Not long after his announcement to the community, Peters faced what he has described as “by far the most difficult time of his life”.
His son, Nick Peters, died on December 13 due to complications from COVID-19.
Only 23, the Roanoke native worked as a long-haul tow truck driver and was described by his father as a generous, gentle giant.
“Hearing from many of the people he worked with that he was such a caring and giving person who would always help someone when they needed it, which was very moving because that’s the person we’ve always taught him to be ,” he said. .
Peters explained that the loss of one of his children is something that was unimaginable just recently.
“Losing a child is something no parent should go through,” he said. It leaves a void that will never be filled again,” he said.
Jason and his wife, Candye Peters, have eight children together, six of them, including Nick, from previous marriages.
The couple married 13 years ago after meeting at the church they belong to, Bonsack Baptist, and said faith played a big part in coming to terms with his diagnosis and the tragic loss of his son.
“I don’t understand how people get through things like this without faith and friends. It doesn’t take the pain away, but you always know that people will be there for you,” he said.
Peters also noted that the community support has been incredible for his family.
“I’ve had some rough days where I’m really down and people I don’t even know come to the couch and pray with me. It makes all the difference in the world.”
Candye said her husband is someone who has always been able to see the bigger picture, and moving forward despite the grief is now a necessity.
“There’s so much I don’t think you can give up when you have younger kids… Now with grandkids too, there’s too much here not to go through.”
Fellow board member Martha Hooker said she is amazed at how Peters has been able to carry himself and maintain his commitment to the county.
She described him as a dear friend who is a faith based person who adds humor to situations and is very pleasant to deal with and be with.
“He’s juggling a lot right now, and I think he’s trying to handle it all with calm and grace,” she said. “But I’m also convinced that it’s not easy to pigeonhole all the spinning records and all the things that are going on that are emotionally taxing. It’s a job few people can do and do as well as he does.”
Peters has used his job and position at the county to deal with his diagnosis, but now the need for a “welcome distraction” is greater than Peters could ever have imagined.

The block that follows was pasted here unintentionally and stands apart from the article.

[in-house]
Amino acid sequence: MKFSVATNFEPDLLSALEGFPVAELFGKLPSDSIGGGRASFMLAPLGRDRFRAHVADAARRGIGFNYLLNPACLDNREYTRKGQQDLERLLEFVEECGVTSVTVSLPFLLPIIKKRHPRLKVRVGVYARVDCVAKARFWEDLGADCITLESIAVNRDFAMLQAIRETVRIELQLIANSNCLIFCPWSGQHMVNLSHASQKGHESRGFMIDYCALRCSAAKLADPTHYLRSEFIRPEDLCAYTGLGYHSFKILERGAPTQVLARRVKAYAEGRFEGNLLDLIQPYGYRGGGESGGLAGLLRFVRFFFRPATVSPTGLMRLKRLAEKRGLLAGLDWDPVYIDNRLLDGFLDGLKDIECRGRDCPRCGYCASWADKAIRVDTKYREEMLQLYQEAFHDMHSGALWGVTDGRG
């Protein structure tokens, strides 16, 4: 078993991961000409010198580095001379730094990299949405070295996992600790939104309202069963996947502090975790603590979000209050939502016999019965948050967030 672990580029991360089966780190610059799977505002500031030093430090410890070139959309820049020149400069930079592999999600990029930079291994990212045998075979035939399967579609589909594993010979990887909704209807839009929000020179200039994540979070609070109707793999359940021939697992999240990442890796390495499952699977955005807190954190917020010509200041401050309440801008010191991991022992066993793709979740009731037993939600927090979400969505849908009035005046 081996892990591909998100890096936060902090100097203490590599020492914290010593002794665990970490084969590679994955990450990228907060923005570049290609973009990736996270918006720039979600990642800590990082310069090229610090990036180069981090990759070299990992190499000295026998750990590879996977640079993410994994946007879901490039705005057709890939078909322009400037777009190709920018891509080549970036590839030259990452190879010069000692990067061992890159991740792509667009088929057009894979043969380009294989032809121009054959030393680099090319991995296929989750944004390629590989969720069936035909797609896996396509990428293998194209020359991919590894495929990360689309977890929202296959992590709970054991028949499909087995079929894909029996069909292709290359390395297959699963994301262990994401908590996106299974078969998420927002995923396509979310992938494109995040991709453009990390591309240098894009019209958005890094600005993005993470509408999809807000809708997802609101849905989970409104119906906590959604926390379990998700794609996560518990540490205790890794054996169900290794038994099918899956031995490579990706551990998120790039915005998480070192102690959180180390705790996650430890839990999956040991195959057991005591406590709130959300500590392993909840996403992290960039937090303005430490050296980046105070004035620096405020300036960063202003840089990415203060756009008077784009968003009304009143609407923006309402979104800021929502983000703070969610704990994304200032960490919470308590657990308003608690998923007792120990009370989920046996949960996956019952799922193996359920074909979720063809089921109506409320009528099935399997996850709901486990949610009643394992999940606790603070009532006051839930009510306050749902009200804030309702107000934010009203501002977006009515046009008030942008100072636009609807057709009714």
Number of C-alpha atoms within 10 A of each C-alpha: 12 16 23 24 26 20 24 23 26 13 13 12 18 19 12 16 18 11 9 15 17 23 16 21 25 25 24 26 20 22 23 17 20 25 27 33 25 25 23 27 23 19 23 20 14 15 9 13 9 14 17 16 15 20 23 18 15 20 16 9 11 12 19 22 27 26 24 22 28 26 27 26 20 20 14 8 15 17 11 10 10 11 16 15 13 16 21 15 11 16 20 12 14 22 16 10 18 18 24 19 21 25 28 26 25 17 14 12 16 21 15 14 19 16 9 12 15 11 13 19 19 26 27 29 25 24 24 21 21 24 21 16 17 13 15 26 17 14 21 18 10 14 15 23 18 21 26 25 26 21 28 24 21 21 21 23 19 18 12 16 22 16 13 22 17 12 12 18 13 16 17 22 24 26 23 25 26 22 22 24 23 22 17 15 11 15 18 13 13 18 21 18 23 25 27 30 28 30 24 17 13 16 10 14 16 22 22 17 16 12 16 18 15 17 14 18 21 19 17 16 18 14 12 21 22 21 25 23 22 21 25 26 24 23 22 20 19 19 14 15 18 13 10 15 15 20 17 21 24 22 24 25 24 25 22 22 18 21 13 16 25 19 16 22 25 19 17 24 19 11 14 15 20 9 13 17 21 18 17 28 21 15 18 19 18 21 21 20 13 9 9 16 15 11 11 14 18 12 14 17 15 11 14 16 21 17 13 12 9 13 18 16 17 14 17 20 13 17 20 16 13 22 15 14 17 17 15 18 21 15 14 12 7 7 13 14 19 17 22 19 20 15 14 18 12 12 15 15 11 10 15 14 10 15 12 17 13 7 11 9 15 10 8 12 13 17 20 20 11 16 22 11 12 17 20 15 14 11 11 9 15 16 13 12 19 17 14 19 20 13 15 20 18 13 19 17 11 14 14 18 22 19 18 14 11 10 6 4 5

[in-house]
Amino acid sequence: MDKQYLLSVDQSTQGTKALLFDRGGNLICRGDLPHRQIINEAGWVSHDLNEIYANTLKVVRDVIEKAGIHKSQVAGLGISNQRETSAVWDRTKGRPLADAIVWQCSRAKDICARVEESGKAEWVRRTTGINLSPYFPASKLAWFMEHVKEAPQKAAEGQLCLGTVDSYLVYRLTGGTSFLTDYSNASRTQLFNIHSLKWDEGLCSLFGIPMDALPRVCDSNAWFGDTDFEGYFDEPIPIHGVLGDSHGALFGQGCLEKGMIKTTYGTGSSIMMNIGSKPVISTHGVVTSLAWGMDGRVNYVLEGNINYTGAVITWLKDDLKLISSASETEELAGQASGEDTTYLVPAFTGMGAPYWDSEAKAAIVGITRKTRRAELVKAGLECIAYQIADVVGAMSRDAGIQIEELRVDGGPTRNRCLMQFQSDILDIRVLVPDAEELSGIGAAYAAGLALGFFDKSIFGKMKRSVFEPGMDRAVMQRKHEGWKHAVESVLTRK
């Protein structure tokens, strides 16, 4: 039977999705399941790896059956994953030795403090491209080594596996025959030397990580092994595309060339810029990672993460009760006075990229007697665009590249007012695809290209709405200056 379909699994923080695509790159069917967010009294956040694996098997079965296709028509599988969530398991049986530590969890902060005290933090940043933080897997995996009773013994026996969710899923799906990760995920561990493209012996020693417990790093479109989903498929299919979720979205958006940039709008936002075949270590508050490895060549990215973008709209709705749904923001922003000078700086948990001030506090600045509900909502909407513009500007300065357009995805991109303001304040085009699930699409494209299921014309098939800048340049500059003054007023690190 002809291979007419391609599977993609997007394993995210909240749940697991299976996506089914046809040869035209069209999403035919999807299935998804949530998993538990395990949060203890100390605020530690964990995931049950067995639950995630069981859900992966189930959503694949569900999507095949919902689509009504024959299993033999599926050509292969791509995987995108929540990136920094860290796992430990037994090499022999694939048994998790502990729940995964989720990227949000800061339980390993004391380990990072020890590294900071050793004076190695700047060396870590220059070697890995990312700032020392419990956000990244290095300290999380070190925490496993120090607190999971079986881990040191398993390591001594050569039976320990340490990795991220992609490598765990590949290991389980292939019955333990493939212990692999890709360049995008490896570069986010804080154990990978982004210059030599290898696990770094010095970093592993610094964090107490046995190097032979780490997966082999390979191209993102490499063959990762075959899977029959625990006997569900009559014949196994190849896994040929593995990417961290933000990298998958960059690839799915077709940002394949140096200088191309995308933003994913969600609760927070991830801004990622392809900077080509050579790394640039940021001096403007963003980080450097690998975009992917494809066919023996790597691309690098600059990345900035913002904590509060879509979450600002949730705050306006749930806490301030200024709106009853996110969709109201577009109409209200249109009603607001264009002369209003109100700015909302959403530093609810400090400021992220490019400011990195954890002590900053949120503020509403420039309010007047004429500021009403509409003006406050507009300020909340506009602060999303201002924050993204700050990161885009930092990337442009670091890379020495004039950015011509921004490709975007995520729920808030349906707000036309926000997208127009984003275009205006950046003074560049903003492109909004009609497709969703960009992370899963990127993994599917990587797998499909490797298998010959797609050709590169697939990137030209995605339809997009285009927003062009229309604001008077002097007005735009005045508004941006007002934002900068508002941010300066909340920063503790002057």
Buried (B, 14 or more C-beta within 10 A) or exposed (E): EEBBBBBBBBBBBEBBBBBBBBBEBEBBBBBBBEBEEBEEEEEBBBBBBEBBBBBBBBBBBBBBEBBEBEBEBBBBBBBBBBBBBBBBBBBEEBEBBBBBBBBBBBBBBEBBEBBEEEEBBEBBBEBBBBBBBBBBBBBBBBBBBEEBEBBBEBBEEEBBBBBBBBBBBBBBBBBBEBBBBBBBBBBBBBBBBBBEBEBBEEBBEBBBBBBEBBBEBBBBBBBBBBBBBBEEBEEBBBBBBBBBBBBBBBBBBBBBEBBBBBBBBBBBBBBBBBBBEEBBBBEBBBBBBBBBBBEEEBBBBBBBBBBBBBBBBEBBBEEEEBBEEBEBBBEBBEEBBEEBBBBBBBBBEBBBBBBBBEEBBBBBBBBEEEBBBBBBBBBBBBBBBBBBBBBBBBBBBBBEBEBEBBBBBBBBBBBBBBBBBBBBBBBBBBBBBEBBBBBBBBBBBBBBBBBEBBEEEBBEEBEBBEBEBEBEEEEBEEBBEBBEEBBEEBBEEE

He said his son’s death makes him want to continue doing that a lot more.
“It certainly strengthens my determination. It makes you realize how fragile life is and that you have to use the time you have,” he said. “It makes me want to do everything I can while I’m still here.”
Peters has said that if his health ever got in the way of his duties, he would resign immediately.
“I wouldn’t want to be a distraction or a hindrance to the work the county is doing,” he said.
Caywood said that in addition to Peters’ ability to work through adversity, his concern for the community and for individuals is something he admires about the officer.
“He is often one of the key board members who goes out of his way to compliment the staff, which I have always appreciated,” he said. “That he thinks about the people on the front lines who do the work is something that always strikes me.”
Caywood said he could only hope to be as gracious as Peters has been through all his hardships, and that it was truly touching that the day after his son’s death, Peters still left a note for the board announcing that he supported Caywood ‘s promotion .
“I thought who would think of anyone else. I was touched by that,” he said. He set the example for what I would like to be in those circumstances that I don’t think I could realistically achieve.”
Peters said that while it’s hard not to think about the negatives in his life, he has so much to be thankful for and plans to continue his work for many years to come.
“I try not to dwell on it because if I spend my time on it, I’m depriving myself of other things that could be done,” he said. “I can’t control what I can’t control.”
“[Nick’s death] certainly strengthens my determination. It makes you realize how fragile life is and you have to use the time you have.”